That Clinton-Obama "marriage of convenience" was blessed by pretty much everyone
Noam Scheiber makes a good point in this piece discussing the odd nature of the nascent Clinton campaign and its relationship to the Obama administration:
As for the president, as annoying as it must be to have the most popular Democrat in the country distance herself from his foreign-policy B-sides, the broader arrangement still beats any plausible alternative. Consider: If not for the way Hillary’s proto-campaign has frozen the Democratic presidential field, there would already be half-a-dozen Democratic governors and senators trooping through Iowa, complaining to anyone who will listen that Obama still hasn’t closed Guantanamo, arrested any Wall Street bankers, or brought the NSA to heel. “Put aside that she may or may not share all his positions,” says the Obama campaign adviser. “The fact that no one is doing that is a great thing for him.”
As long as Hillary’s 2016 plans continue to bring such benefits, the White House will happily ignore a book that would have the whiff of betrayal under any other circumstances. Like all great marriages of convenience, this one is built to withstand a little emotional distress.
His point is that the administration benefits from a Clinton presidency to protect a legacy it will, to all intents and purposes, share. So it's not too exercised by the small degree of distance she is putting between herself and the administration in order to create her own rationale for running. As long as she's freezing out criticism from the left --- which she is --- his legacy is in no danger from this campaign.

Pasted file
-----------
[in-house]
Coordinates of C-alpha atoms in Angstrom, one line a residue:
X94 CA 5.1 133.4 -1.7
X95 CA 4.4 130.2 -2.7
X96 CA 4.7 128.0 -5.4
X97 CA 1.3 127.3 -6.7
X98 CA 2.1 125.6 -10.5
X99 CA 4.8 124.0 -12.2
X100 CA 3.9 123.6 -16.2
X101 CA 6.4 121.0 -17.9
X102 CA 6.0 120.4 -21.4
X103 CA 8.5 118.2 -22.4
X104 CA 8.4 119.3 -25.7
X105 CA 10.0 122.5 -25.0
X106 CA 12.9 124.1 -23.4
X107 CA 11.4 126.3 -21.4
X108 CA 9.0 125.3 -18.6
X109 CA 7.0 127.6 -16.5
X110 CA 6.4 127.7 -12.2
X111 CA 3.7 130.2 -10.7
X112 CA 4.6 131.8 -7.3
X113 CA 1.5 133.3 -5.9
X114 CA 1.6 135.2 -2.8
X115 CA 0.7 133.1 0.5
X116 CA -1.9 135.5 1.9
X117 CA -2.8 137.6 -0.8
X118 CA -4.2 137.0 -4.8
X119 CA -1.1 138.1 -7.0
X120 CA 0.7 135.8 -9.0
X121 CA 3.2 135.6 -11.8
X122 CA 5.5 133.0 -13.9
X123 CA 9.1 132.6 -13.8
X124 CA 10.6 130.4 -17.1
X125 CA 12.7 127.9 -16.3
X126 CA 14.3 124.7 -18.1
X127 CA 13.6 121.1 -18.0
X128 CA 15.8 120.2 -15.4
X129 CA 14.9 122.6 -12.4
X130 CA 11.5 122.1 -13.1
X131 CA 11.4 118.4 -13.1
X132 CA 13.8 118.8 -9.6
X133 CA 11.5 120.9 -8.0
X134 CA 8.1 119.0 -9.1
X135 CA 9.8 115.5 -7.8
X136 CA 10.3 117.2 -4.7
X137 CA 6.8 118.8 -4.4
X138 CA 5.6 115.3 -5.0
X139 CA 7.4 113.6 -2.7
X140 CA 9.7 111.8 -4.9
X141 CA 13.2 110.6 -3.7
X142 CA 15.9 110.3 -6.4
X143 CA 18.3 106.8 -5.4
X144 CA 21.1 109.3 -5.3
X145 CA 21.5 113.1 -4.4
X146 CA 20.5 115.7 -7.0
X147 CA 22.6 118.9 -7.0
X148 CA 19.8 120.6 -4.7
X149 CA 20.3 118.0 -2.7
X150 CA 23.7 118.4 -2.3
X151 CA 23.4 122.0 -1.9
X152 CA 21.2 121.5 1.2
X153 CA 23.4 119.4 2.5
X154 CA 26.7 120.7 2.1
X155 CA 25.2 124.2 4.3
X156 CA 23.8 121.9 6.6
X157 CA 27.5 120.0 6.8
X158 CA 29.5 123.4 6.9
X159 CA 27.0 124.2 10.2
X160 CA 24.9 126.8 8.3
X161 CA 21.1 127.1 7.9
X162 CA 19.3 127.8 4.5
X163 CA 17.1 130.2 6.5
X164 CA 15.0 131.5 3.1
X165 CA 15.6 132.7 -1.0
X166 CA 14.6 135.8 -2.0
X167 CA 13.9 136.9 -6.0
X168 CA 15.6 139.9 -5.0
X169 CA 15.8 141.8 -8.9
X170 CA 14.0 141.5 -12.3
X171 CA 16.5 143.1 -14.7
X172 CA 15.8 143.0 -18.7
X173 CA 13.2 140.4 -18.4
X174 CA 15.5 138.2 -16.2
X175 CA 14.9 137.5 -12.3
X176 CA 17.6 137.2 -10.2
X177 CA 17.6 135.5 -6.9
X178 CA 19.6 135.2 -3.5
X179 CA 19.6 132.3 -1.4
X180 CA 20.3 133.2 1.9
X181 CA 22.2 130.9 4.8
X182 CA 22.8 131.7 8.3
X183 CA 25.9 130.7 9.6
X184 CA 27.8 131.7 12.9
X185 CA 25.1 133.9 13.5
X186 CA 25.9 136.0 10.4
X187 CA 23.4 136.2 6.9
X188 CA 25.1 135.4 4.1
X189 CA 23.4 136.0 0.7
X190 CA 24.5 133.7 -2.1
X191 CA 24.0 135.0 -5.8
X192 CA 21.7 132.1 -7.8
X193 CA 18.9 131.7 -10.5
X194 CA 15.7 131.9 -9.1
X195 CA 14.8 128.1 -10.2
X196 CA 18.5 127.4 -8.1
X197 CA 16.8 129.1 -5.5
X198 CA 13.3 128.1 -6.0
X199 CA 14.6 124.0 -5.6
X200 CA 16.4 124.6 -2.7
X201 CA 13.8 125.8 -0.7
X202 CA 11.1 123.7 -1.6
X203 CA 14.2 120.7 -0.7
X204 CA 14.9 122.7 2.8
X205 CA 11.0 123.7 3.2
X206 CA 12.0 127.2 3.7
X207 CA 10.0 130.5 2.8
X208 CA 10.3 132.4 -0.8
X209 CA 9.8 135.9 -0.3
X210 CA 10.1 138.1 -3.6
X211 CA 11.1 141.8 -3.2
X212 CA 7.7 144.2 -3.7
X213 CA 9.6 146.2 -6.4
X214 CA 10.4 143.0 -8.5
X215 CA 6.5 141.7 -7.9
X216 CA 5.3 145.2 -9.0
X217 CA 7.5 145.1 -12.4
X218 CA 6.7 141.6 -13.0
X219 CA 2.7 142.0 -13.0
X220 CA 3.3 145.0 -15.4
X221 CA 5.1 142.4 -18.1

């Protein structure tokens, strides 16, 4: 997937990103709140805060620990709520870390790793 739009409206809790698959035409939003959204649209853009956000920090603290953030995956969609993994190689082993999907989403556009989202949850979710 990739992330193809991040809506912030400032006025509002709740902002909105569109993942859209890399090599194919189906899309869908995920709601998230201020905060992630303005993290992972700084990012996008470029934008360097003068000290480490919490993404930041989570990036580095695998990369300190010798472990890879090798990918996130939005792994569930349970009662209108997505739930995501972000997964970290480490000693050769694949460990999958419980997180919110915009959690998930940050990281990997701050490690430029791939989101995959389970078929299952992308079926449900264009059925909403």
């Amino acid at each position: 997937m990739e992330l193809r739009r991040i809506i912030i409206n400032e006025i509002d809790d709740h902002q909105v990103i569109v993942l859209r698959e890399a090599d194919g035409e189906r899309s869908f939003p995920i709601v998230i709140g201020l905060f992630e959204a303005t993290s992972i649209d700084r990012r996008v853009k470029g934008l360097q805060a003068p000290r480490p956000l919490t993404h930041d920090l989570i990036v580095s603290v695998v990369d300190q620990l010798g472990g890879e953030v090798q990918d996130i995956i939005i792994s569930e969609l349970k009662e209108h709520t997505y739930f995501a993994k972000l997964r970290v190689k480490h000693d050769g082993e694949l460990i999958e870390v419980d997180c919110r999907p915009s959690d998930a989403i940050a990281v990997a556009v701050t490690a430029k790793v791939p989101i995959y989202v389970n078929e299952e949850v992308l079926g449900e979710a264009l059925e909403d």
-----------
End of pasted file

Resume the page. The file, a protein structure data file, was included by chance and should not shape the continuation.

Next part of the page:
I've come to think of this in a slightly different way. I think this was decided back in Denver in 2008. The primary campaign was a near tie with Clinton continuing to win races all the way up to the end. (In any previous presidential campaign there would have definitely been a convention challenge to such a tight outcome.) It featured two important "firsts" with an African American and a woman competing for the same prize. It was very emotional. The political arguments among the two camps were fierce but they were both coming from the same center-left policywing of the party, which means there was an agreement, somewhat by default, that this agenda was the preferred agenda of the voters. Both sides fought tooth and nail for the same policies.
In essence, the result of that 2008 near tie vote was that Obama got to go first with the understanding that Clinton would automatically get the nomination 8 years later. What this means is that (barring unforeseen circumstances)there will have been no left wing challenge in presidential races for 16 years and I think that suits the Party and its rich donors just fine. They hate primaries. And since they will have had 16 uninterrupted years of preferred policy, even as the voters get to feel the inspiration of the two historic firsts, why would anyone rock the boat?
Progressives might have been able to leverage that fierce competition in 2008 but they got caught up in the emotion just like everyone else so there wasn't any real ideological challenge. Unfortunately, it probably ended up being the last primary in which they could have had a voice for a very long time. Too bad.